LINCOLN — Nebraska Attorney General Jon Bruning expressed concern Tuesday that Internet giant Google has become a financial “partner” with those promoting illegal activity via YouTube videos.
Bruning, in a letter Tuesday to Google, questioned the corporation's selling of advertising that accompanies YouTube videos that, among other things, instructed people on how to forge driver's licenses and passports.
The revenue from the ads, the attorney general said, is split between the company and the video producers, putting Google in a “financial partnership” with those seeking to promote “criminal activity.”
“Google stands to make money from ads running in conjunction with instructional videos on everything from illegally purchasing prescription drugs and making fraudulent passports to promoting human trafficking and terrorist propaganda,” Bruning said.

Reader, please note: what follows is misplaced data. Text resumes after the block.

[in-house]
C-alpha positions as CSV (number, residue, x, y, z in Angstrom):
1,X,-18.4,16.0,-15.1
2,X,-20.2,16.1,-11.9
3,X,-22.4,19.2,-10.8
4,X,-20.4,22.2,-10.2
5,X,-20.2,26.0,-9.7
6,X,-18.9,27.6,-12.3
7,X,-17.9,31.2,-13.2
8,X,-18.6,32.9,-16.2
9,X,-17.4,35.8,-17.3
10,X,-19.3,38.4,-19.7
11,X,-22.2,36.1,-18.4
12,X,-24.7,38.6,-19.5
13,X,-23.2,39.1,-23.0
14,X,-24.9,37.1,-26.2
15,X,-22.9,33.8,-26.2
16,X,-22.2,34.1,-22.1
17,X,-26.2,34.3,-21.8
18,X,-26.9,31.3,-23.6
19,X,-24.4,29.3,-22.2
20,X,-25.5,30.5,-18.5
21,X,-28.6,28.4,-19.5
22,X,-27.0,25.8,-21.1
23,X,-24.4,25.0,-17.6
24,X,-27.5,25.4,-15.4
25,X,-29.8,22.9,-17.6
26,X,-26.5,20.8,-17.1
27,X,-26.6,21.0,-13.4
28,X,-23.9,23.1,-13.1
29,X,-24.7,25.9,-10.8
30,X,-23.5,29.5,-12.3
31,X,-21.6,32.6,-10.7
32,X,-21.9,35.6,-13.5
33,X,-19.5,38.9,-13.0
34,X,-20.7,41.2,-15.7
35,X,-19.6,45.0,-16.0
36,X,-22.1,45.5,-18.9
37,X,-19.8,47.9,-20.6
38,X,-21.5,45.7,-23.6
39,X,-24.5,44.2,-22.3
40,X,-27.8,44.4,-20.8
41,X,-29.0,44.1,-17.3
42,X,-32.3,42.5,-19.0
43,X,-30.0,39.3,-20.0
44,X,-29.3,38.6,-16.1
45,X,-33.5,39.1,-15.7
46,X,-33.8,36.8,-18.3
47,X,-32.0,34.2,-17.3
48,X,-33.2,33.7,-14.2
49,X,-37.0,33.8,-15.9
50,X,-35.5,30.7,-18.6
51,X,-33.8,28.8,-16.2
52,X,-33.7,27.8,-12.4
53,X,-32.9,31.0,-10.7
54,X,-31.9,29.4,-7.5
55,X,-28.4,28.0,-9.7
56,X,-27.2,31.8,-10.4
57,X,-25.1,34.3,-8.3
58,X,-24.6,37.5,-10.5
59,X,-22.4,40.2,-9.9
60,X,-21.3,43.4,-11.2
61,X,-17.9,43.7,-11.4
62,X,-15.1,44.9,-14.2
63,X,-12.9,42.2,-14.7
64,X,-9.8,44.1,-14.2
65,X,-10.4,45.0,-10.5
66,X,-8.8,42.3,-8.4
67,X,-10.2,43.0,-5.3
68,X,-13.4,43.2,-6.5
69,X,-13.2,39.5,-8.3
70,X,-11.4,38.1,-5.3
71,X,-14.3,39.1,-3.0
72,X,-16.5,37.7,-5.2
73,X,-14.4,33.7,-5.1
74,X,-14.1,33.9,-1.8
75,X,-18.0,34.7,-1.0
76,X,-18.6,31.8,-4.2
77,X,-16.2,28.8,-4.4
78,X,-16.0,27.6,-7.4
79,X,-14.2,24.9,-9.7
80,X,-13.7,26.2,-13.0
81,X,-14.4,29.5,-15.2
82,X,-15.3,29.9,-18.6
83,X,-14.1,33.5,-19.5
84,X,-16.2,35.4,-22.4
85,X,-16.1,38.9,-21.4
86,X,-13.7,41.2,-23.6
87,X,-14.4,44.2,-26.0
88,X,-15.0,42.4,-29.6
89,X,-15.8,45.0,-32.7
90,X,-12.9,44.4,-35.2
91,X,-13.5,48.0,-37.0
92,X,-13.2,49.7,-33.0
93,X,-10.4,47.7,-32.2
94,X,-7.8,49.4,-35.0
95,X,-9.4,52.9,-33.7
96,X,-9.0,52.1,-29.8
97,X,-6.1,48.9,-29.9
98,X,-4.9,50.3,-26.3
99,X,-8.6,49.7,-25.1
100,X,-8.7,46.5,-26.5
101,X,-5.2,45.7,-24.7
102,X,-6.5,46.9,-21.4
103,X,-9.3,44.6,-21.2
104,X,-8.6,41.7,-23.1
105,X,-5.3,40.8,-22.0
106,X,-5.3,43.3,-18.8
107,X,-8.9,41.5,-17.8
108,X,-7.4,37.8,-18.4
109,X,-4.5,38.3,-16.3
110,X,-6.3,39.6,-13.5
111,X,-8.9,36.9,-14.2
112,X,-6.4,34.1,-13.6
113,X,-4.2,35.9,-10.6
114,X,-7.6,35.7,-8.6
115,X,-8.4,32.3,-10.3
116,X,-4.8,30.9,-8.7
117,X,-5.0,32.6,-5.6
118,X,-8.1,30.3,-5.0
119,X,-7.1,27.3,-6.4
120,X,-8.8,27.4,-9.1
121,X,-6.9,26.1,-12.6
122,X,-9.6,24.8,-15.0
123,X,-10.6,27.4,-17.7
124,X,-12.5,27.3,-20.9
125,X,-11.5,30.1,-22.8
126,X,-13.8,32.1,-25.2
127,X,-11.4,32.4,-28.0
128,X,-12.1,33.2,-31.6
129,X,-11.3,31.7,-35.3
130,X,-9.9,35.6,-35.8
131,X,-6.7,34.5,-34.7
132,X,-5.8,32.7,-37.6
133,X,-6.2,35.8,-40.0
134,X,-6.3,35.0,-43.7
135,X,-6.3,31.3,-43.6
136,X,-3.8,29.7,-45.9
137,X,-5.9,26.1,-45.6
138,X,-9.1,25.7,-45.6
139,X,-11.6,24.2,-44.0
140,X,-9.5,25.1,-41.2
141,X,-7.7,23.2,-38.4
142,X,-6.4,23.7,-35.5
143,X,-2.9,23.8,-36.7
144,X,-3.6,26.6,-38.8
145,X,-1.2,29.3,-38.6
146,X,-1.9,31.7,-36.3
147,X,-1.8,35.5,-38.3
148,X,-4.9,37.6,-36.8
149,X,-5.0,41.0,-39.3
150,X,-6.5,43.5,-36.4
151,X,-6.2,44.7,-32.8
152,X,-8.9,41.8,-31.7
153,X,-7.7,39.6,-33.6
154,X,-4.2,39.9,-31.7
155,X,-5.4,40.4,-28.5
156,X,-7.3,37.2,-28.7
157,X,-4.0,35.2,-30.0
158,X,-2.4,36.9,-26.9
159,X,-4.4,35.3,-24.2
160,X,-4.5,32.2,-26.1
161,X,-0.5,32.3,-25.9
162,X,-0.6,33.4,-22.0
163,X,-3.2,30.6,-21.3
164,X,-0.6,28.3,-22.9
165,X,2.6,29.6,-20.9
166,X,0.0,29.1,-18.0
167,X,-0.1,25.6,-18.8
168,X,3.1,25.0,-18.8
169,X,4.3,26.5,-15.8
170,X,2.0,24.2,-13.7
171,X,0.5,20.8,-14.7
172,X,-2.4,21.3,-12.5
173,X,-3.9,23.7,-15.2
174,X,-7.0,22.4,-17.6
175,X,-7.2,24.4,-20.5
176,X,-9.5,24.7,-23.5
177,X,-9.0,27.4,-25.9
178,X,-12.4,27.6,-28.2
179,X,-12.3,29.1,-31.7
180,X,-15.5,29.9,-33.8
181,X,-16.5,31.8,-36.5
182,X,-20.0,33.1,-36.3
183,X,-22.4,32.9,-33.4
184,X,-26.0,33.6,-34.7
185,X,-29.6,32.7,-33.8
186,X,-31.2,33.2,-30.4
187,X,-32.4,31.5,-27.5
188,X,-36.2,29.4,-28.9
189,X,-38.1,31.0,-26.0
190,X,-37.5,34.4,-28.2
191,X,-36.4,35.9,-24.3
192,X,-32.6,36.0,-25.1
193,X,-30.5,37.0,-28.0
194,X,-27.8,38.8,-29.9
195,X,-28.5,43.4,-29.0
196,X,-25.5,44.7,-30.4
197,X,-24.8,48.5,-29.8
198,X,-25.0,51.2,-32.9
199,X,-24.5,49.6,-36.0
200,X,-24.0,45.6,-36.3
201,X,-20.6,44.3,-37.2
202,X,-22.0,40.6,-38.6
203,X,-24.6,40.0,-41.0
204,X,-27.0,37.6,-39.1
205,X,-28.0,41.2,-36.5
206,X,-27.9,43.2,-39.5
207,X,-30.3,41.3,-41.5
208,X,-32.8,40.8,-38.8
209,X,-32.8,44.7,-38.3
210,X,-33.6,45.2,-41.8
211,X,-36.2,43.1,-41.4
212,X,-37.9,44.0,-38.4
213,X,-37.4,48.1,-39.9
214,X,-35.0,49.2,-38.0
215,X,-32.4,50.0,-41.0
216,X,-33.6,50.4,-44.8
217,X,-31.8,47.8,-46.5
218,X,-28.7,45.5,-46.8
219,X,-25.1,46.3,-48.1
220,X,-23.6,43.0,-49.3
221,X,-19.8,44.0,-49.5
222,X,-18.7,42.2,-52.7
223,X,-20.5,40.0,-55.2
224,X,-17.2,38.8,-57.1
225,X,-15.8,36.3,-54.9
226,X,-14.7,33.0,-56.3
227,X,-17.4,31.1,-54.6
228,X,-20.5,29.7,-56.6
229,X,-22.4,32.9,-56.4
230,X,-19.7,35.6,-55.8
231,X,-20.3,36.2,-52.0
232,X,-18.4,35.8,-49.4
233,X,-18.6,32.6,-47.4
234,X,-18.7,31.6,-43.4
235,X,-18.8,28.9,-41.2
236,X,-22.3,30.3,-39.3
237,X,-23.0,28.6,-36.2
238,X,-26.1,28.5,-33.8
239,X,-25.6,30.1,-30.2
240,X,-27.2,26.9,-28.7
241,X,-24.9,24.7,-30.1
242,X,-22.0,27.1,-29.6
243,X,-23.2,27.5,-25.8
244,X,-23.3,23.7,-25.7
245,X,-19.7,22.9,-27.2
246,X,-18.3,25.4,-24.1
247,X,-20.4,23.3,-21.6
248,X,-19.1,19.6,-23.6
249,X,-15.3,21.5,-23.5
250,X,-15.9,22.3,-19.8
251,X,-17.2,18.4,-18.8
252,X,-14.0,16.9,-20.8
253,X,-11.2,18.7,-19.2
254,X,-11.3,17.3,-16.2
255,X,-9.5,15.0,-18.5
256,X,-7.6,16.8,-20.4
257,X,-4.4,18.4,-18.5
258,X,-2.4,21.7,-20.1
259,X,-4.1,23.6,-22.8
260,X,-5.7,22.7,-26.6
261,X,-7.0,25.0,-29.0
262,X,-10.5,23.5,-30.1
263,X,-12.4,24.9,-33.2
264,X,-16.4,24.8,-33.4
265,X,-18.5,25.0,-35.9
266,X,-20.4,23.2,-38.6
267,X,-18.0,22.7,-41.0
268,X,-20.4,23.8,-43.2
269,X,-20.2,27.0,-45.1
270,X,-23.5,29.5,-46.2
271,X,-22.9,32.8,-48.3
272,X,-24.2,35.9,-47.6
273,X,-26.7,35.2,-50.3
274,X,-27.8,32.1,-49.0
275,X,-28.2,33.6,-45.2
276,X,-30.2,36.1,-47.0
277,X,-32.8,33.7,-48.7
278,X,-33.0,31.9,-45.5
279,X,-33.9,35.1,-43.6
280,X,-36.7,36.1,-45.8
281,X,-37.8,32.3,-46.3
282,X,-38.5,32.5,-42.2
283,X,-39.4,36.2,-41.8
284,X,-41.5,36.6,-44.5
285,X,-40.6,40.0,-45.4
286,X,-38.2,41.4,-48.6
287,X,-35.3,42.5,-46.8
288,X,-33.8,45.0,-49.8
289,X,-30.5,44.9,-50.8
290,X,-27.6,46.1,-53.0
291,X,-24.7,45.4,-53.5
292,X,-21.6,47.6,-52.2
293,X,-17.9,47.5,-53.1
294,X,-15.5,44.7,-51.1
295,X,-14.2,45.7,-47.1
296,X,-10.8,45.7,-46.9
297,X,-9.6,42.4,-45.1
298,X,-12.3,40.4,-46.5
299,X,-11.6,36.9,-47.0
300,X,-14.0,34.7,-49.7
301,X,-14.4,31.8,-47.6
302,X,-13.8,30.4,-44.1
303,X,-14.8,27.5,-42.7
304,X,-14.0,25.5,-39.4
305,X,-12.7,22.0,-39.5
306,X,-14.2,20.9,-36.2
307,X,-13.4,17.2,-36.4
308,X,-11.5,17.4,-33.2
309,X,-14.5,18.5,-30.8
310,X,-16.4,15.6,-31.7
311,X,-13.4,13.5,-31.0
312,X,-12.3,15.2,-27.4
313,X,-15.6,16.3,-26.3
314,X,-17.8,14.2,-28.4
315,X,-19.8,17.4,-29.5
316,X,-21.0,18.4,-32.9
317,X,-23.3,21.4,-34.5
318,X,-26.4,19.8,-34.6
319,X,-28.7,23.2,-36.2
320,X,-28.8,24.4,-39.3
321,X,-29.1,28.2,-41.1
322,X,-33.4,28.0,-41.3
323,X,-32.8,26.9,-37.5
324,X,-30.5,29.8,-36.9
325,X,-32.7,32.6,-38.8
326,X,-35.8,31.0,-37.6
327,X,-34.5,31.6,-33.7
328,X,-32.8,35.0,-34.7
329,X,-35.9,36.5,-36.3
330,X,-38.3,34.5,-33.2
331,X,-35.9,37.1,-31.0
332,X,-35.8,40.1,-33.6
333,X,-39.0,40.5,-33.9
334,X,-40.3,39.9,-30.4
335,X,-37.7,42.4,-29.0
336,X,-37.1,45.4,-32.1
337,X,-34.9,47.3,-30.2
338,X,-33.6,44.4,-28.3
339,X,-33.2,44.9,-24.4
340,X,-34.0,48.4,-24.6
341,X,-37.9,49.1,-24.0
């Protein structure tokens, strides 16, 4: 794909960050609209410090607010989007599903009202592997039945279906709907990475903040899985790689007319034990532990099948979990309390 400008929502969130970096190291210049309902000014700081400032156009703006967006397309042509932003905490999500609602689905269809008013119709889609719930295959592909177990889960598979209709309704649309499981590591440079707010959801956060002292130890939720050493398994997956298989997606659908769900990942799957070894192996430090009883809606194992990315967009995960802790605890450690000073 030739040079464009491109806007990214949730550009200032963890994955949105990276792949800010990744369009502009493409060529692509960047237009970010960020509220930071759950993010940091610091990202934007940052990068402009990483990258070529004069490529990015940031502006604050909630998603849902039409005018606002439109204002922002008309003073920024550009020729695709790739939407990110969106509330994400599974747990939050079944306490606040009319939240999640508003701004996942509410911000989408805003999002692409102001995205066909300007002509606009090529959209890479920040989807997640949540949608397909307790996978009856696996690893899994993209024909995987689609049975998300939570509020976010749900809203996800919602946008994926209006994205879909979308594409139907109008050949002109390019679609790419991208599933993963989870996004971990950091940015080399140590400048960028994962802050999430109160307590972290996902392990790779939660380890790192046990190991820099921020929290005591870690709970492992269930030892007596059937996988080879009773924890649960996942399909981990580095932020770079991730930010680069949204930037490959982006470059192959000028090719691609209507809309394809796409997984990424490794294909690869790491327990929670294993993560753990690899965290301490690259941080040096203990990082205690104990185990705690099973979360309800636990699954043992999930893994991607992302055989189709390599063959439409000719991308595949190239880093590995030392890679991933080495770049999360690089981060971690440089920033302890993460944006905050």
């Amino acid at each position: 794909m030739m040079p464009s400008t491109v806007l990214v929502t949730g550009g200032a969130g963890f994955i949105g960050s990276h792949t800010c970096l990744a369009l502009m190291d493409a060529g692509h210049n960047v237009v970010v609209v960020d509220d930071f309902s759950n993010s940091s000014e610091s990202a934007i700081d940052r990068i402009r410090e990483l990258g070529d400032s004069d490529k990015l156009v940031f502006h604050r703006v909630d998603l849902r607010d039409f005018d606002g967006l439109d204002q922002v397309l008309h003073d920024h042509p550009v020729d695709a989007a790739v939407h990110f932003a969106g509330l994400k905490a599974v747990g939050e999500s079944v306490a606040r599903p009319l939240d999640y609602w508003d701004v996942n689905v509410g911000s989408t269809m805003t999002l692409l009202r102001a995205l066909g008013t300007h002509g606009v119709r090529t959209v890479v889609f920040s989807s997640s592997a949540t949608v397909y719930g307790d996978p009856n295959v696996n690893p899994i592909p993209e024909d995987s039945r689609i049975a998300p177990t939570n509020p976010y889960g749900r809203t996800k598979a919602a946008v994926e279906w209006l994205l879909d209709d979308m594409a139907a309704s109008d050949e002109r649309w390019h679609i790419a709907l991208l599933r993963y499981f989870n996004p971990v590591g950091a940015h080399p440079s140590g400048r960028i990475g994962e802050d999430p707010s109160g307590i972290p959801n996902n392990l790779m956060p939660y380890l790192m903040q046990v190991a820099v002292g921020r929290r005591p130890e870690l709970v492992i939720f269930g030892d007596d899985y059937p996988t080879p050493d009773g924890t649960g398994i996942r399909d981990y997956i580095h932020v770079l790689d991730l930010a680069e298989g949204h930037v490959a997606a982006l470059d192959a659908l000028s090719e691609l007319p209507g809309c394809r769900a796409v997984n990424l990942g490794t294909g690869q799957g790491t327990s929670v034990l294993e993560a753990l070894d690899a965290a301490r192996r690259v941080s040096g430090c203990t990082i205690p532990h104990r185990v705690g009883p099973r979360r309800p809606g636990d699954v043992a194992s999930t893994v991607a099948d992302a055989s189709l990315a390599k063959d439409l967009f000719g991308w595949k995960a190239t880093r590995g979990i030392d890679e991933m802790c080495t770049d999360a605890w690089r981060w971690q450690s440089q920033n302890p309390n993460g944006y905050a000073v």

A Google spokesperson, when asked to respond, issued a statement that the corporation takes “user safety seriously” and has a review team that seeks to remove content that promotes dangerous, illegal activities.
“We also have stringent advertising guidelines, and work to prevent ads appearing against any video, channel or page once we determine that the content is not appropriate,” said the spokeswoman, Abbi Tatton.
The YouTube issue was raised last week during the summer meeting of the National Association of Attorneys General (NAAG) in Boston. The letter sent Tuesday by Bruning was also signed by Oklahoma Attorney General Scott Pruitt.
This spring, after concerns were raised by several attorneys general, Google pledged to better police videos that promoted counterfeiting and obtaining drugs without a prescription.